Fusion of powers

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Fusion of powers is a feature of parliamentary democracies, wherein the executive and legislative branches are intermingled. It is often contrasted with the more strict separation of powers found in the presidential democracies. Fusion of powers exists in many, if not a majority, of democracies today, and does so by design. But the system was the result of political evolution in Britain over many centuries, as the powers of the monarch and the upper house withered away, and the lower house became dominant.[1]

The term fusion of powers is believed to have been coined by the British authority, Walter Bagehot.[2]

Advantages[edit]

One advantage of a fusion of powers, according to promoters, is that it is easier for the government to take action. There exists virtually no way for there to be a deadlock in the manner that can sometimes occur where the legislature and executive are separated,[3] but see the 1975 Australian constitutional crisis for a counterexample. Senator Eugene Forsey of Canada, a country with fusion of powers, remarks that "in Canada, the Government and the House of Commons cannot be at odds for more than a few weeks at a time. If they differ on any matter of importance, then, promptly, there is either a new government or a new House of Commons."[4]

Disadvantages[edit]

The disadvantage with a fusion of powers, paradoxically, is the power it gives to the executive, not the legislative, arm of government. In a fusion of powers, the head of government must have the confidence of a majority in the legislature. If the majority is made up of members of one's own party, the head of government can use these supporters to control the legislature's business, thus protecting the executive from being truly accountable and at the same time passing any laws expedient for the government. A revolt by members of the government's own party (or, if the government is a coalition or minority government, by supporting parties) is possible, but party discipline, along with a tendency by many electorates to vote against unstable governments, makes such a revolt unattractive and therefore rare.

Many states have responded to this by instituting or retaining multicameral legislatures, in which all houses must pass legislation in the same form. The responsible house is usually the most powerful and the only house with the actual power to terminate the government. Other houses, though, can often veto or at least delay controversial bills, perhaps until the government's performance can be judged by the electorate. They also provide additional forums for inquiry into the conduct of the executive. In addition, since the government's future is not at stake in other houses, members of the governing party or coalition in these houses can be freer to oppose particular government policies they disagree with. A second approach to curbing executive power is the election of the responsible house by some form of proportional representation, as in the case of Japan. This often, but not necessarily, leads to coalitions or minority governments. These governments have the support of the legislature when their survival is at stake but less absolute control over its proceedings.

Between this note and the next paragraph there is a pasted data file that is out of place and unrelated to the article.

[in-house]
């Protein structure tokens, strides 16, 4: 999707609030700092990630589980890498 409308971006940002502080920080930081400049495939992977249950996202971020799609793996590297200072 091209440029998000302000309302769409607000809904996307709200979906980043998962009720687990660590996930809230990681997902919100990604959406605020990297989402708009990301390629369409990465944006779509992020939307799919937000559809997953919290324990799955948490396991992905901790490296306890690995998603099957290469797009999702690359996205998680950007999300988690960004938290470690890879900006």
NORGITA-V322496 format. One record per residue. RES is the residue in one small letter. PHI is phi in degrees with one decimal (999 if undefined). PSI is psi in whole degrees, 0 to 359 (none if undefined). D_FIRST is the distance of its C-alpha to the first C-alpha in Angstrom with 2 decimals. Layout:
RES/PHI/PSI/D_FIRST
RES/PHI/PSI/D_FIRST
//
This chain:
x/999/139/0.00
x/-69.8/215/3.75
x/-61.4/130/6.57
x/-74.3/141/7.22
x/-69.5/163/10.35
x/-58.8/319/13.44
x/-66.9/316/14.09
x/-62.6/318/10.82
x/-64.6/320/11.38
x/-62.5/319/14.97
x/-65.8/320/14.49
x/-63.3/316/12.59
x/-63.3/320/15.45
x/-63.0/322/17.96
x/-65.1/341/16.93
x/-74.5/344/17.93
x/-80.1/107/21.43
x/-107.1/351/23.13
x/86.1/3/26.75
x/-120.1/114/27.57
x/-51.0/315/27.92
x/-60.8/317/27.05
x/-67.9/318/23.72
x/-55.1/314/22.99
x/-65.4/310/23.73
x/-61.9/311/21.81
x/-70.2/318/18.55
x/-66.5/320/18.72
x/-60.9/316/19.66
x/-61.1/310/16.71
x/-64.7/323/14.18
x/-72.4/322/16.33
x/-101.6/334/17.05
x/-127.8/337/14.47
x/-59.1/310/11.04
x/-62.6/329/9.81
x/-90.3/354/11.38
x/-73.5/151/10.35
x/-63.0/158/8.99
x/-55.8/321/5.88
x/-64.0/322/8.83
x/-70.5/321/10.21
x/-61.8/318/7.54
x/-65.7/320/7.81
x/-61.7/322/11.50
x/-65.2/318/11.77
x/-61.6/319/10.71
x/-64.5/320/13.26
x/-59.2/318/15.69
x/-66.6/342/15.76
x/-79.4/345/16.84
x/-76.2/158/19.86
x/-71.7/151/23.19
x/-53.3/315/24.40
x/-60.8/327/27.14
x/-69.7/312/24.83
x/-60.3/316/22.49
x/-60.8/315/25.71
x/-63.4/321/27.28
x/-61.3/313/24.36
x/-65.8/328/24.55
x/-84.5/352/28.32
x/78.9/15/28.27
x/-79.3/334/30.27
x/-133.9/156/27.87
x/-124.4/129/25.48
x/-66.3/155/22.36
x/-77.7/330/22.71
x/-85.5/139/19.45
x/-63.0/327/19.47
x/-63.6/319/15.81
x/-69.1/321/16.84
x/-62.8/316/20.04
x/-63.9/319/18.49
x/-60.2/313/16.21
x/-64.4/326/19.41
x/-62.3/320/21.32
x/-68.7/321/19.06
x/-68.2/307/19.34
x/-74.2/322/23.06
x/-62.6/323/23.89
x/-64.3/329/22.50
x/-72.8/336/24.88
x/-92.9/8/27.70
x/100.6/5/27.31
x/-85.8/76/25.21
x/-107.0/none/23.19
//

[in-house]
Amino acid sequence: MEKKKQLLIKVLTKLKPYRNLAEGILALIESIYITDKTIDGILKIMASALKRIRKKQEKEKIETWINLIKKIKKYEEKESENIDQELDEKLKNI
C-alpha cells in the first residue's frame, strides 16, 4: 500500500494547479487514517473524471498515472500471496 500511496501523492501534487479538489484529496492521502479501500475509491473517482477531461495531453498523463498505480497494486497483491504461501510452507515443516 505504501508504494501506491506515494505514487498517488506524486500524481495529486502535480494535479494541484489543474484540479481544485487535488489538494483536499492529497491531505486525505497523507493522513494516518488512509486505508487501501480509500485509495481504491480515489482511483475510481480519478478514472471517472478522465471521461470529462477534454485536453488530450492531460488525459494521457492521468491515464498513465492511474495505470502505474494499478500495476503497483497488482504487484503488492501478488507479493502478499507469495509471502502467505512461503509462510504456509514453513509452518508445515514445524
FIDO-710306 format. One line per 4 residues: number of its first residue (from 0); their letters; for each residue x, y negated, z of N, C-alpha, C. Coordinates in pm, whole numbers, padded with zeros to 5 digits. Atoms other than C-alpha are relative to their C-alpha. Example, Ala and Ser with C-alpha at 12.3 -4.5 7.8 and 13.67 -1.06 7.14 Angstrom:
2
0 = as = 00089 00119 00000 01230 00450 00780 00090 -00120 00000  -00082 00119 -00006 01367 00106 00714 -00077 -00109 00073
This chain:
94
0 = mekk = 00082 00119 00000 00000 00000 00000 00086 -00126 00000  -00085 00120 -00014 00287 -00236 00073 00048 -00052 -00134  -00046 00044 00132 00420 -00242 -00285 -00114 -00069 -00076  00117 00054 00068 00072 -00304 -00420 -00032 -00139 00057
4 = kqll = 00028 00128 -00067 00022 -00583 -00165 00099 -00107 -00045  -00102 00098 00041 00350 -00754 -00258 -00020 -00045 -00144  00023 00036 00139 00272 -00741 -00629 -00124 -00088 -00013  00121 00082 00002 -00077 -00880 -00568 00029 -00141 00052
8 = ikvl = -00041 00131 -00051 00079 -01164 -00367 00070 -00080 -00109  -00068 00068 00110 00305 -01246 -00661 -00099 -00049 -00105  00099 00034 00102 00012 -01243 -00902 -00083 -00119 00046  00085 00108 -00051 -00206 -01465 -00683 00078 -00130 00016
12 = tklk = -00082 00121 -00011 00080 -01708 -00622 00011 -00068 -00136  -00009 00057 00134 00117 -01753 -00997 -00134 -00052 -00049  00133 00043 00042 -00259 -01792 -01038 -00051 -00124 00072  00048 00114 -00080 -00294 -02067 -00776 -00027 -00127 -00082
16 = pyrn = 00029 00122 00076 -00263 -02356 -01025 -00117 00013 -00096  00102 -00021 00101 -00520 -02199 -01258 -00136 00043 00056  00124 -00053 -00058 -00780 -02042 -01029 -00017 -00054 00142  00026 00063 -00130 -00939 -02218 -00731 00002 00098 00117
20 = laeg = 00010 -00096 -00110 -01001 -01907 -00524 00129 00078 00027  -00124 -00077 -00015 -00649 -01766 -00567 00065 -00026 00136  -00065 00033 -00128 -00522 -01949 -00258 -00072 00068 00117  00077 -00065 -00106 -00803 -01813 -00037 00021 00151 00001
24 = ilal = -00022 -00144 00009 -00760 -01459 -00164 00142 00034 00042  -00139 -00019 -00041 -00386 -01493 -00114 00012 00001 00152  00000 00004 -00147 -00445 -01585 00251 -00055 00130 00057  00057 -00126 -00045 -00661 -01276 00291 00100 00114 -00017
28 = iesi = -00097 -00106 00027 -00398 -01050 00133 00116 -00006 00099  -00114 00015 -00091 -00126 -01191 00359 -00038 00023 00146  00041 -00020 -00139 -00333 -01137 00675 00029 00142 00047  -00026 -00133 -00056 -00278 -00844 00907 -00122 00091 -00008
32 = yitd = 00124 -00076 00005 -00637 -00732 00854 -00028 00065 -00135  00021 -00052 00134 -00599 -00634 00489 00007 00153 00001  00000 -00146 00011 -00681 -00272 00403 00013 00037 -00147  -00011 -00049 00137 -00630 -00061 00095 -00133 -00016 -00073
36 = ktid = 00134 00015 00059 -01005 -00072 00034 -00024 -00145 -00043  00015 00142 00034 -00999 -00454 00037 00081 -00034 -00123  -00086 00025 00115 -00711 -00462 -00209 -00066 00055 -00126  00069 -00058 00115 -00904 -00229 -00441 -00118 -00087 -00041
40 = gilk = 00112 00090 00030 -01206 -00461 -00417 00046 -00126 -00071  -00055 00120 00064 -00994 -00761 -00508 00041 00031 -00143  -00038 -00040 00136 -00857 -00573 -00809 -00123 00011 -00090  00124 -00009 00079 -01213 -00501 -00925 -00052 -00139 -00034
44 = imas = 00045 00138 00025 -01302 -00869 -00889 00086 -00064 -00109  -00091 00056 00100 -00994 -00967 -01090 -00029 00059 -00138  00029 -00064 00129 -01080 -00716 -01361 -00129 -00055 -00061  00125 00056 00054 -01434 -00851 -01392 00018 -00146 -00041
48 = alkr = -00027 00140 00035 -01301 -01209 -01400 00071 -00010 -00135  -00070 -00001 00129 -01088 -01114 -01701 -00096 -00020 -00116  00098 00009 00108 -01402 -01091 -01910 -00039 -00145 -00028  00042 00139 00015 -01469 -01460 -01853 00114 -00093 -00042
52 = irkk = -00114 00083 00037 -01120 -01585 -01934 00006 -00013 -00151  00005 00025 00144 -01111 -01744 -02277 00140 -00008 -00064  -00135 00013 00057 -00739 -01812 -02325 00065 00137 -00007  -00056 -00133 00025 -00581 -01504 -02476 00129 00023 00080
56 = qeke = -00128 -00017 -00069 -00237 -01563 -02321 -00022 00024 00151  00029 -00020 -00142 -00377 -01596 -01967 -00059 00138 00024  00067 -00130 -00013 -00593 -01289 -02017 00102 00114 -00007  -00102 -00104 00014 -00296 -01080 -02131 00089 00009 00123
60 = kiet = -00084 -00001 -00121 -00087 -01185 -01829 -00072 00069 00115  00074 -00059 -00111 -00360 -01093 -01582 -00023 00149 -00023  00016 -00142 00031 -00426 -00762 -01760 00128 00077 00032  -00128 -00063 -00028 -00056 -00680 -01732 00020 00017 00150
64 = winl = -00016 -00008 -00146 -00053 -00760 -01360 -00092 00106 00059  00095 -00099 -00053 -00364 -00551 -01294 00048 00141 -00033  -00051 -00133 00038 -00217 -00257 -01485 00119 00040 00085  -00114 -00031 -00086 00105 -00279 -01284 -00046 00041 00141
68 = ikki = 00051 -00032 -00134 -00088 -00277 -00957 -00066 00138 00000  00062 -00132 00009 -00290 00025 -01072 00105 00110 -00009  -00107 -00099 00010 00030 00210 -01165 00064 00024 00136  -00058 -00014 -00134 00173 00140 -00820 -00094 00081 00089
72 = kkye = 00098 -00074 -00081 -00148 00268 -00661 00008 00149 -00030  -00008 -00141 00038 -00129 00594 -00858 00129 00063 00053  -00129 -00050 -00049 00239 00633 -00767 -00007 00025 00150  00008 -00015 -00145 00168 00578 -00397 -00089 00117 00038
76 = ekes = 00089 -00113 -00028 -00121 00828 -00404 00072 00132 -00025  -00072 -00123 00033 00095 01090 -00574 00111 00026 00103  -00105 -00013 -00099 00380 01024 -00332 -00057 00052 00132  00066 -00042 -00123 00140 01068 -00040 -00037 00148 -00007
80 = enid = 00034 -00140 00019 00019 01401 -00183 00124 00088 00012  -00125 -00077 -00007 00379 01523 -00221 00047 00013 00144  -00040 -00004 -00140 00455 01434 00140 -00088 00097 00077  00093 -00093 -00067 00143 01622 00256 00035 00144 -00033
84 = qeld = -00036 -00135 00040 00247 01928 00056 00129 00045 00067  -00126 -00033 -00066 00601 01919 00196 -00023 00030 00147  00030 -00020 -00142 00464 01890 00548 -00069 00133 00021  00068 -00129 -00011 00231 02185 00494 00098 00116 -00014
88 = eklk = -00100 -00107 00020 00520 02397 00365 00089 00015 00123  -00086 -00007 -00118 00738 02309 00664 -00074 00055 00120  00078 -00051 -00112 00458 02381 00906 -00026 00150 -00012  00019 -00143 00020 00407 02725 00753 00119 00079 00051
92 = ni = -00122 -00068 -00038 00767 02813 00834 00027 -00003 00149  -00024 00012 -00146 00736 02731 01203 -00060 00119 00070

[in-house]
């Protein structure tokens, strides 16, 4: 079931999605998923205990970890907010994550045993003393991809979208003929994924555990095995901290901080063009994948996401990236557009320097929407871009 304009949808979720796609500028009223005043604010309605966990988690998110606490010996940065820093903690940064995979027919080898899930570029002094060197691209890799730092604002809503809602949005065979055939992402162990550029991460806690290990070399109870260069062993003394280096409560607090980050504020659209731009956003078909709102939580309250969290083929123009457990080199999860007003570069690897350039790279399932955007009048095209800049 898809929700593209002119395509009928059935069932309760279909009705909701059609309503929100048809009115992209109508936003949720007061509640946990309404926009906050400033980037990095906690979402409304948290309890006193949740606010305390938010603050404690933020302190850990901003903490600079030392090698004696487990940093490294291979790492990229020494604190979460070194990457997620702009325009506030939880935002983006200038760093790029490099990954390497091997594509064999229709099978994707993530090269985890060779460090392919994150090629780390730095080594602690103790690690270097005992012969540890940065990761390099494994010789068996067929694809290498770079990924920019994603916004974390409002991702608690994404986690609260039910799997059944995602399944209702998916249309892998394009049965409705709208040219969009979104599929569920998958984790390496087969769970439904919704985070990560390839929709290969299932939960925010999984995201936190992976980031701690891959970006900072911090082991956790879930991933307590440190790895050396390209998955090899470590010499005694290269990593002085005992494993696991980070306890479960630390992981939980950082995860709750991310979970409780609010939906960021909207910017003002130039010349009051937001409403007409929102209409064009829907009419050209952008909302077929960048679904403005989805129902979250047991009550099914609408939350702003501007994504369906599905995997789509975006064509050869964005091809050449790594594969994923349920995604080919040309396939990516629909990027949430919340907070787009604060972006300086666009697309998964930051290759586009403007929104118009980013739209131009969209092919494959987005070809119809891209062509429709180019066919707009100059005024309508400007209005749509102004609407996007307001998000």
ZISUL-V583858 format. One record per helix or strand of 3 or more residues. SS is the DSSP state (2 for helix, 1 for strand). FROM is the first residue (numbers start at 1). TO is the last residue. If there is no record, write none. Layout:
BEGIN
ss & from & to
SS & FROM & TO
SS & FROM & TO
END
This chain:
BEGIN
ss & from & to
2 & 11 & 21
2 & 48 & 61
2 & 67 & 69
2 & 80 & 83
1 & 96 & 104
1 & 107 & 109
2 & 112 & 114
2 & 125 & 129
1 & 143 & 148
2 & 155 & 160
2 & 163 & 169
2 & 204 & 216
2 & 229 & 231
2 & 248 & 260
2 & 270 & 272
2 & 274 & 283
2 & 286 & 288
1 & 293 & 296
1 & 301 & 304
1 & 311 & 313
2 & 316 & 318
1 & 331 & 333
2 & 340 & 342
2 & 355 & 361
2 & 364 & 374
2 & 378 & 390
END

A fusion of powers was specifically rejected by the framers of the American constitution, for fear that it would concentrate a dangerous level of power into one body. However, other countries reject the presidential system for the same reason, arguing it concentrates too much power in the hands of one person, especially if impeachment is difficult.

Examples[edit]

The United Kingdom is generally considered the country with the strongest fusion of powers. Until 2005, the Lord Chancellor was a full fusion of all branches, being speaker in the House of Lords, a government minister heading the Lord Chancellor's Department and head of the judiciary.

At the other end of the spectrum is the United States, with a strong separation of powers mandated by its constitution. But even in this system, checks and balances result in some connections between the branches. For example, the legislature may exercise the power to impeach the executive or judges, the executive may exercise the power to veto actions of the legislature, and the legislature may exercise the power to override the executive's veto.

The French Fifth Republic, a model known alternatively as a semi-presidential system or “mixed” presidential-parliamentary system, exists somewhere near the middle of the spectrum. Mixed systems are being adopted by some of the newer democracies in eastern Europe.[5]

See also[edit]

References[edit]